The sea is as still as gel in a Petri dish. A small boat moves idly along, mills about, sending smooth, even ripples in the glassy surface: |||| . It is on a booze cruise, perhaps, hopping from half-pint in one port to half-pint in another, or perhaps it can’t even be bothered to do as much as that. It’s just some lad and lass on it, and one of them cleans a fish and both have a glass of white wine to sharpen the appetite. And still the little swells follow, breaking up a bit from |||| into jill.

Jill? Without a capital j: jill. A verb for a boat moving idly about. It may come from the verb gill, pronounced the same, which in its time referred to doing a pub-crawl with just a small drink at each, or perhaps to having a little bit of white wine before dinner – so Oxford tells me. That comes from the liquid measure gill (same pronunciation again) equalling a quarter pint (thus a half cup, which is four ounces, eight tablespoons, or two dozen teaspoons).

But then there is another verb jill, a variant of gill meaning ‘clean a fish’. And of course there is the noun jill meaning ‘girlfriend’ or ‘sweetheart’, taken from the name Jill, as in Jack and Jill. There are other more recent uses (noun and verb) of Jill too, as female parallels to uses of Jack; some of them are about as impolite as their Jack counterparts.

The name Jill is usually short for Gillian (or the same with a J) or – dictionary.com tells me – Juliana. But just by itself, in its ripple shape on the page and its jarred liquid sound in the mouth, it stands apart a bit. And it has some associations for me, of course, as it likely does for most people. It’s a name just common enough that a person may know one or two Jills, just enough to give a clear character. The first Jill I knew, as a pre-teen, was a girl a bit older than me, daughter of some family friends; she had blonde hair and seemed a paragon of sensible prettiness. The second Jill I knew, in high school, was also, come to think of it, a blonde paragon of sensible prettiness. There was a third I knew, briefly, in university, a tall ash blonde from England, elegant, sensible, pretty. You see a pattern. (I haven’t met any new Jills lately, though.)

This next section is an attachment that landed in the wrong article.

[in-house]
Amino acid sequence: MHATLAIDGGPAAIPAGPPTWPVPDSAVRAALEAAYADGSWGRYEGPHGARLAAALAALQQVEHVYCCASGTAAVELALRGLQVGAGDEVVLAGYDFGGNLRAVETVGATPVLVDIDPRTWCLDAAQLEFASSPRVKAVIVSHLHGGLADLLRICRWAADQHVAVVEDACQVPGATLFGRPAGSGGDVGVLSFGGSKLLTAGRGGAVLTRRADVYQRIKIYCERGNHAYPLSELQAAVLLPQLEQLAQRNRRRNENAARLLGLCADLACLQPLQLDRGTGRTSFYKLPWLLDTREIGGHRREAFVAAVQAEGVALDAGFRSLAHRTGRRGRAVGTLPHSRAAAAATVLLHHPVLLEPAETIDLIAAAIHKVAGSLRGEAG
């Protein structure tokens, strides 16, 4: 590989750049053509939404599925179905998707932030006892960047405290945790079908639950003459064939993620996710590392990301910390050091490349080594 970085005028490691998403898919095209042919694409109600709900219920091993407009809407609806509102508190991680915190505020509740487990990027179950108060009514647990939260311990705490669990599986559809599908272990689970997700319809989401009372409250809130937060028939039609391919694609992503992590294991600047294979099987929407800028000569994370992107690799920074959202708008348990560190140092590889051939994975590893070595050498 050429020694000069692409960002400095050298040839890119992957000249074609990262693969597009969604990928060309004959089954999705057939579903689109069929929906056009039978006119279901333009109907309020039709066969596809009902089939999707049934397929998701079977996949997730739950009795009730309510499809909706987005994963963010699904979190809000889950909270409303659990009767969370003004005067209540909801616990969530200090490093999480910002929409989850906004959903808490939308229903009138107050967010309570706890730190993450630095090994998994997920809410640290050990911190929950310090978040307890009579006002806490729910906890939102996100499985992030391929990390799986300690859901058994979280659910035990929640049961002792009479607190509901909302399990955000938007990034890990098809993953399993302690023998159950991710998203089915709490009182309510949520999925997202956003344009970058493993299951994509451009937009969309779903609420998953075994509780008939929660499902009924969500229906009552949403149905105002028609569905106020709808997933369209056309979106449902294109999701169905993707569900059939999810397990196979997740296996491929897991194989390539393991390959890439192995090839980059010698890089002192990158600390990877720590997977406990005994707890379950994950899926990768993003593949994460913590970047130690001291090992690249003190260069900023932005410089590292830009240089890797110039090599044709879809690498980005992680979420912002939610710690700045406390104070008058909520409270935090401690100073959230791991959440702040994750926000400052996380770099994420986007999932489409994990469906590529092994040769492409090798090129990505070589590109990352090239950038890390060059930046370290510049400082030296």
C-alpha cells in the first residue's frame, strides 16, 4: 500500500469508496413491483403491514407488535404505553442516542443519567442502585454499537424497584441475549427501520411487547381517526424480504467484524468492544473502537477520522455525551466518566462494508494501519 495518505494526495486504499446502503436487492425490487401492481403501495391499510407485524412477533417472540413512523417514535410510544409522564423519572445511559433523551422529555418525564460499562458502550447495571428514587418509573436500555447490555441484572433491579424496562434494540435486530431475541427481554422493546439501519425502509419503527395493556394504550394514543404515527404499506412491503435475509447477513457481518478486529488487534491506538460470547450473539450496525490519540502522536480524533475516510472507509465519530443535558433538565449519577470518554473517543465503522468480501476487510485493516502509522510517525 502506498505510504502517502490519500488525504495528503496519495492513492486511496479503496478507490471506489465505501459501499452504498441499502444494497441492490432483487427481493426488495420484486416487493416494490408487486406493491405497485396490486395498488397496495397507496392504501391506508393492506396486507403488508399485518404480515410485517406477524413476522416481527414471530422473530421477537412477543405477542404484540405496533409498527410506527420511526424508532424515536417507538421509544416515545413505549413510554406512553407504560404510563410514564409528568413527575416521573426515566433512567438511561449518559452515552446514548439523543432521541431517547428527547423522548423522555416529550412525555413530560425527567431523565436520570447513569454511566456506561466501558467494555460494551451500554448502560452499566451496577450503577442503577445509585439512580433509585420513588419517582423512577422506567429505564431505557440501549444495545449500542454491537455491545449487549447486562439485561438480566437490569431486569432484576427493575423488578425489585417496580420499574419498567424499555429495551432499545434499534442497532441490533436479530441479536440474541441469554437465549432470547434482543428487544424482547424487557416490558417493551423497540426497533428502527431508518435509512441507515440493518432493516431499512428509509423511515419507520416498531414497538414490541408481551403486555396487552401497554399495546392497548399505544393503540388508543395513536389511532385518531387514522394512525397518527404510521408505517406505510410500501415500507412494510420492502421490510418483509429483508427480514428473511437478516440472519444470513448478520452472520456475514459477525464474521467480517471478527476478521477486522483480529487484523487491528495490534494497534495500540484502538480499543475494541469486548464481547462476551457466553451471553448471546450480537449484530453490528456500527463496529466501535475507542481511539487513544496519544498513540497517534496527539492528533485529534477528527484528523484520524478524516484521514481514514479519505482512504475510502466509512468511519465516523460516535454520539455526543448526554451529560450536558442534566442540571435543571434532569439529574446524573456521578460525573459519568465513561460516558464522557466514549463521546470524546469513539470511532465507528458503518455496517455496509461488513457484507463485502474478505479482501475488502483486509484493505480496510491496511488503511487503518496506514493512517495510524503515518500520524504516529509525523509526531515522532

What has this to do with moving idly about, drinking in half-cups, and gutting fish? Hmm… Jill-squat, probably, other than coincidence. But can’t you picture some lucky Jack spending a pleasant afternoon with a sensible pretty blonde jill (named Jill or not) lolling in a boat jilling about on a jelly sea? It almost makes me jillous.

5 responses to “jill

  1. Reblogged this on machwani and commented:
    nyc piece

  2. ​The ​Petri ​dish is probably named after the German bacteriologist Julius Richard Petri. http://en.wikipedia.org/wiki/Julius_Richard_Petri

    But consider the Hebrew word for “fungus”:
    פִּטרִיָה​ PiTRiyah = fungus, mushroom, mycete, agaric

    Makes one wonder if the vocation of this bacteriologist was influenced by his family name?

    Next, consider the definition of “mushroom”:​ a fungal growth that typically takes the form of a domed cap on a stalk, often with gills on the underside of the cap.

    Gill = the vertical plates arranged radially on the underside of mushrooms and many toadstools.
    “An agaric, such as the common field mushroom, has gills in the form of fine, radiating ‘plates’.”

  3. Isn’t it ‘older than I’?

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